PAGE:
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[178] The Memory Keeper’s Daughter – Kim Edwards

memorykeeper“He considered what he’d said to Paul—that the world was made of hidden things, of secrets; built of bones that never saw the lights.” [202]

This novel lives up to how a split-second decision, preserved by secrets, leads to separate lives. It is 1964 in Lexington, Kentucky. Dr. David Henry McCallister is determined to rush his wife, Norah, to the hospital in time to deliver their first child. The rare and sudden storm, which ensues treacherous road condition, dictates his diversion to his clinic where he will deliver the baby himself. After the baby boy emerges from the womb, barely having time for relief, Norah is suddenly tightened by another contraction. No matter how scrupulously David has followed the medical steps he knows by heart, he cannot ameliorate the signs of Down syndrome in the forthcoming baby girl.

In a split second as if a reflex, David, reflecting upon the painful loss of his sister who died of a heart condition, decides to discard the baby. He lies to his wife that the baby girl has died at birth in order to spare her what he sees as a life of grief. Instead of dropping little Phoebe at an institution as instructed by the doctor, the 31-year-old nurse Caroline Gill has an impulse to keep the baby and raise her as her own, although it isn’t an uncommon practice to dump babies stricken by Down syndrome at the asylum. She has fought so many battles to make a life for Phoebe in this indifferent world.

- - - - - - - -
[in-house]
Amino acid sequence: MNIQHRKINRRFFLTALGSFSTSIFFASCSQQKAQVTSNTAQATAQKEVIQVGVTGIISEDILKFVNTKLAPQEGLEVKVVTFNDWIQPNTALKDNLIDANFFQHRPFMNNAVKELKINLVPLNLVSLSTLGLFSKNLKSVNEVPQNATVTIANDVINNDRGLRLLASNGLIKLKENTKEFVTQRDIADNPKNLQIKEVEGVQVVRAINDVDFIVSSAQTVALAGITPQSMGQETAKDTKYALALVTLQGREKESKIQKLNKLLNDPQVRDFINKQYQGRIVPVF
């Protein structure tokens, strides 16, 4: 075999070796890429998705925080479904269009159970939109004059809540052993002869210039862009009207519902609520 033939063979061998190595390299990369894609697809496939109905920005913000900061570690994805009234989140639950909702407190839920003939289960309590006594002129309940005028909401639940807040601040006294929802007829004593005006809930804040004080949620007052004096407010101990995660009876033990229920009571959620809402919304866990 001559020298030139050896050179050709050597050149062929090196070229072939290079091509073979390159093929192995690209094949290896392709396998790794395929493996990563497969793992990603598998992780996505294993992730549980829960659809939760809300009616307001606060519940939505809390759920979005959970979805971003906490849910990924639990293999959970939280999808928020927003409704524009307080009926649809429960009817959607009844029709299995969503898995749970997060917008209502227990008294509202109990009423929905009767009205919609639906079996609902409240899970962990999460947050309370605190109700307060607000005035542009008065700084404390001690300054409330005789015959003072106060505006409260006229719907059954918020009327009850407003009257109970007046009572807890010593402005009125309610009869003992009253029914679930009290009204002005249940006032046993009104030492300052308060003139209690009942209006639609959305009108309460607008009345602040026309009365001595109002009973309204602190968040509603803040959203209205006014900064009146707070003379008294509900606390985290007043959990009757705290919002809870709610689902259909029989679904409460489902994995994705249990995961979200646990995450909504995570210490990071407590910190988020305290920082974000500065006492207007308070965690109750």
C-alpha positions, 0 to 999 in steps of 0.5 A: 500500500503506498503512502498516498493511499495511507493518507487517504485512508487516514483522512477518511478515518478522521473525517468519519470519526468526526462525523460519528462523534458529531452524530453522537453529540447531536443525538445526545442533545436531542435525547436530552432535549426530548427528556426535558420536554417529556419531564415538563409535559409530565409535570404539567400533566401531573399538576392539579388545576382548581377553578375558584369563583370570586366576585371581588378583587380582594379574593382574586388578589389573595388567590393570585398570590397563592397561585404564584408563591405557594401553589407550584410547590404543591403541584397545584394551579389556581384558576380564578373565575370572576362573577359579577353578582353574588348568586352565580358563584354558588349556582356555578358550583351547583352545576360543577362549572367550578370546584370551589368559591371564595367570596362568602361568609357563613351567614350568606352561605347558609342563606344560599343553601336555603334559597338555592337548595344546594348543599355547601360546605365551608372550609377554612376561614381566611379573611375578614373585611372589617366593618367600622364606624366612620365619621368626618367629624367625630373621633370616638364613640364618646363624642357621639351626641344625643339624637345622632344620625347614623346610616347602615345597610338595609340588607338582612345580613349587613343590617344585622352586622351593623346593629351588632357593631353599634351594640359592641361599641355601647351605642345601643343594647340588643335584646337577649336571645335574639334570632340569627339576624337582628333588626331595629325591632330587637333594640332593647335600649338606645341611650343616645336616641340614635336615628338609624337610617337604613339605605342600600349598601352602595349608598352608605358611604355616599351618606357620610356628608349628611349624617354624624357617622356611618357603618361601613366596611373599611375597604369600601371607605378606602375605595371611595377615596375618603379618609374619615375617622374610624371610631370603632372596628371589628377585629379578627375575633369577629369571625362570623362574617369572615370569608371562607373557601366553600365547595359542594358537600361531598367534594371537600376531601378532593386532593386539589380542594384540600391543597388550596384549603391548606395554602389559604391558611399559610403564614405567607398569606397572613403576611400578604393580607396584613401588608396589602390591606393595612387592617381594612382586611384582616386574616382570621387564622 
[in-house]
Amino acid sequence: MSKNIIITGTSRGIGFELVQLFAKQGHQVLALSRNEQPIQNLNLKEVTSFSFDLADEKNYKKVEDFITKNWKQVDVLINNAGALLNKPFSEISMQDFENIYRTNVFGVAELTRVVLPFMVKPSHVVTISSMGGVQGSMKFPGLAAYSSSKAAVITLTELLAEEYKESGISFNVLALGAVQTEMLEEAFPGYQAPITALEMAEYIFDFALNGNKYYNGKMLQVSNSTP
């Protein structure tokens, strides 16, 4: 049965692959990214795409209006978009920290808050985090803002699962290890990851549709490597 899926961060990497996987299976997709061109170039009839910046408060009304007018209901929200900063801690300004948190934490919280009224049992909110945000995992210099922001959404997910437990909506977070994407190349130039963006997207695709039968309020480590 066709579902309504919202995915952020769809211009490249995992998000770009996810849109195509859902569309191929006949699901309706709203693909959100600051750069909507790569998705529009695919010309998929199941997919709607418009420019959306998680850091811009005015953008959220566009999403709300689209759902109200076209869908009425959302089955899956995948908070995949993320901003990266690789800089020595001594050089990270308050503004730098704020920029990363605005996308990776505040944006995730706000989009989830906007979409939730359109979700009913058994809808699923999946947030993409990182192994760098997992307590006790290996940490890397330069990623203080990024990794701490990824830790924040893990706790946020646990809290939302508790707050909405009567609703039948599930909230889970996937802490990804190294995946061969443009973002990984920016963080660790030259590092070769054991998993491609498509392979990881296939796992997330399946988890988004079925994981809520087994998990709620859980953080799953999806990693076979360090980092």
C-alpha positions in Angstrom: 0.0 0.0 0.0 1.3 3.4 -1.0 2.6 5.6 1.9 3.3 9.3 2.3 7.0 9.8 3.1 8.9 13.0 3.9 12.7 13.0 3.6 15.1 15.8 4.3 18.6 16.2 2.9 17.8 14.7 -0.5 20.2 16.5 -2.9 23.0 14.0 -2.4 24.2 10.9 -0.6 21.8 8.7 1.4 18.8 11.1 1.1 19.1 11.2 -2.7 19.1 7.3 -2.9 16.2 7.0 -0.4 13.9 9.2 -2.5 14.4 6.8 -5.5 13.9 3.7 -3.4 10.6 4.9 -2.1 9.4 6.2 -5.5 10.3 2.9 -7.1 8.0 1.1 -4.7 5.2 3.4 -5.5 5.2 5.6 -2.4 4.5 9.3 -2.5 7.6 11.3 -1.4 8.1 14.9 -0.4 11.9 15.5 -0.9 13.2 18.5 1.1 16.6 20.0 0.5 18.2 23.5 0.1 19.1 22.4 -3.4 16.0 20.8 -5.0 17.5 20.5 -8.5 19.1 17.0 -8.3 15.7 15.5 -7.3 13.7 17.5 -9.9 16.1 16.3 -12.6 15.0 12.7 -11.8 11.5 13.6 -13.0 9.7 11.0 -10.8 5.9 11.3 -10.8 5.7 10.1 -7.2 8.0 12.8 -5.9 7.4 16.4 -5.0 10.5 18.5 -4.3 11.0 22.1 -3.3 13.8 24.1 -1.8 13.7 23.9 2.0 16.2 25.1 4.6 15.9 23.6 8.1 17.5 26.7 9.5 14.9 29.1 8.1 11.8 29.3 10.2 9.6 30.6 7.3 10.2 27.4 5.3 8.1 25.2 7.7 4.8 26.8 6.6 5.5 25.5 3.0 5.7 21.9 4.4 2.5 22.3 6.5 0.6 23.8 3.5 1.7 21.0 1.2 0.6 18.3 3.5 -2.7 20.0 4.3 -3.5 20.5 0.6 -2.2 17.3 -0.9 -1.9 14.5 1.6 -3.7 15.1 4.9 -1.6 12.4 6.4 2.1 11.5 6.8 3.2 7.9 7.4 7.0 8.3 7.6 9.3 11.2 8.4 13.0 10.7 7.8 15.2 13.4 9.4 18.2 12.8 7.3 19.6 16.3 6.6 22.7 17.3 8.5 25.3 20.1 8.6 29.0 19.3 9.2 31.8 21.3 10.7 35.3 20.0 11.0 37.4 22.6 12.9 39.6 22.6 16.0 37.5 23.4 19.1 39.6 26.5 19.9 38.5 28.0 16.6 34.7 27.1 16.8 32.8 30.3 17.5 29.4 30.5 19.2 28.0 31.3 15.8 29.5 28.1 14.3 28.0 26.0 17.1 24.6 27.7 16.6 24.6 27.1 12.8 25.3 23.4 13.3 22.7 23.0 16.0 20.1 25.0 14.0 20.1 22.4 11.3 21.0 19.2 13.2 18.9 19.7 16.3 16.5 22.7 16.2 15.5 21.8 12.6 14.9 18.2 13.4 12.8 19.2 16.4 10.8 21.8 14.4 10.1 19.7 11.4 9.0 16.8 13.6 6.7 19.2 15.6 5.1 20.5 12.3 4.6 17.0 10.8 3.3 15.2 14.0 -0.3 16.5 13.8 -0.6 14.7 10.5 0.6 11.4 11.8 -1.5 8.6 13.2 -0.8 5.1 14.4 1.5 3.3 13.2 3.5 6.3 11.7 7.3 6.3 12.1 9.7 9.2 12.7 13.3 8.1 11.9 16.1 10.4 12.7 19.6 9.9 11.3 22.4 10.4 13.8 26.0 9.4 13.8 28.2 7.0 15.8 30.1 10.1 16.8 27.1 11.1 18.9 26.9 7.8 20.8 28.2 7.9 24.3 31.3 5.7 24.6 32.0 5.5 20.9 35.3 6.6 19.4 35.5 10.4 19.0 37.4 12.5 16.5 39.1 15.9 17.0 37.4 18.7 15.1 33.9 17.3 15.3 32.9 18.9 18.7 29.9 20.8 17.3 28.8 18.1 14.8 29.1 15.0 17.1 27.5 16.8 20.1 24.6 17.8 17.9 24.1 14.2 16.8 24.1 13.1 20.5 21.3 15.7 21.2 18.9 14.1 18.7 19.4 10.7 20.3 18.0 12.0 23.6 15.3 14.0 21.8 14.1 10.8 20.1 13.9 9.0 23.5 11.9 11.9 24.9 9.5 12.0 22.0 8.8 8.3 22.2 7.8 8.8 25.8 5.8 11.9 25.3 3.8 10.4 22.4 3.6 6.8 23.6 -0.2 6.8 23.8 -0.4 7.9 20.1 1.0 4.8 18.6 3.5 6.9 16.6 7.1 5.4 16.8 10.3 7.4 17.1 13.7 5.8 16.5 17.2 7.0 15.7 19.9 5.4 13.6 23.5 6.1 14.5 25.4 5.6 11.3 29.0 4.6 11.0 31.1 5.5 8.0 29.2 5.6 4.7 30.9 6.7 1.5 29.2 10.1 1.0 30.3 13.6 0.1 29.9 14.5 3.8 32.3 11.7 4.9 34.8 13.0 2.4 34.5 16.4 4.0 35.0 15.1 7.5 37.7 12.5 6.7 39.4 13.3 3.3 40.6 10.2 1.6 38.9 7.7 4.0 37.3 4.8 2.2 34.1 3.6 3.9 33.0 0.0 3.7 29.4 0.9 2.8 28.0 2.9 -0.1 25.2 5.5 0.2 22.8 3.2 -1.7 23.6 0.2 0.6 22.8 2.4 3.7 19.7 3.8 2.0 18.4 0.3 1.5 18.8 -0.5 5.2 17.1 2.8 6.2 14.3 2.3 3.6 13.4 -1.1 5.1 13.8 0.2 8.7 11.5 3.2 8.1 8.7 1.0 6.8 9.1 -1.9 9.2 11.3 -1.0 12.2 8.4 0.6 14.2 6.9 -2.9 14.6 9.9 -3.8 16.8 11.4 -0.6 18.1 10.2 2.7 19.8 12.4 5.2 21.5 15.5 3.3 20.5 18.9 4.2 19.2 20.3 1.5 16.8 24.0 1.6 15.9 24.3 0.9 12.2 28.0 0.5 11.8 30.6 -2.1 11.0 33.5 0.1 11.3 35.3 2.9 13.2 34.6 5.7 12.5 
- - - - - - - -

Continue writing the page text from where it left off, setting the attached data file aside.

As much as Phoebe has endowed meaning to Caroline’s life, her abandonment, and that David has kept it a secret from his wife, has taken a toll on his marriage. He has grown distant and mysterious to his wife, who turns to an all-consuming career and seeks the intimacy that eludes her with her husband through a series of affairs. Paul grows to be a young musician who plays out of anger and frustration, longing to make connection to a joyless father who doesn’t seem to care. David bears it all himself: regret, grief, and guilt.

The Memory Keeper’s Daughter, as it turns out, only dabbles at Down syndrome and how it impedes Phoebe’s life although it lingers not too far below the surface. The book explores the unexpected impact of unresolved grief. David’s own grief at the loss of his sister, still raw and painful, causes him to take control of his life. But that his daughter was born with Down syndrome was not something that he could anticipate, let alone to control. The outcome is a secret that stands in the middle of the family and a lie that shapes their lives together. The story is well-written, if a tad predictable. 401 pages. [Read/Skim/Toss]

19 Responses

  1. I felt that it was predictable towards the end but I enjoyed the book overall. Great review.

  2. I had wished the book was more about Phoebe than David, but I enjoyed it still.

  3. I picked up this book in a Target one day while my mom ran around to do some shopping, and by page 50, I felt as though I knew exactly what to expect of the next 400. It was well written, but not all that I had hoped for.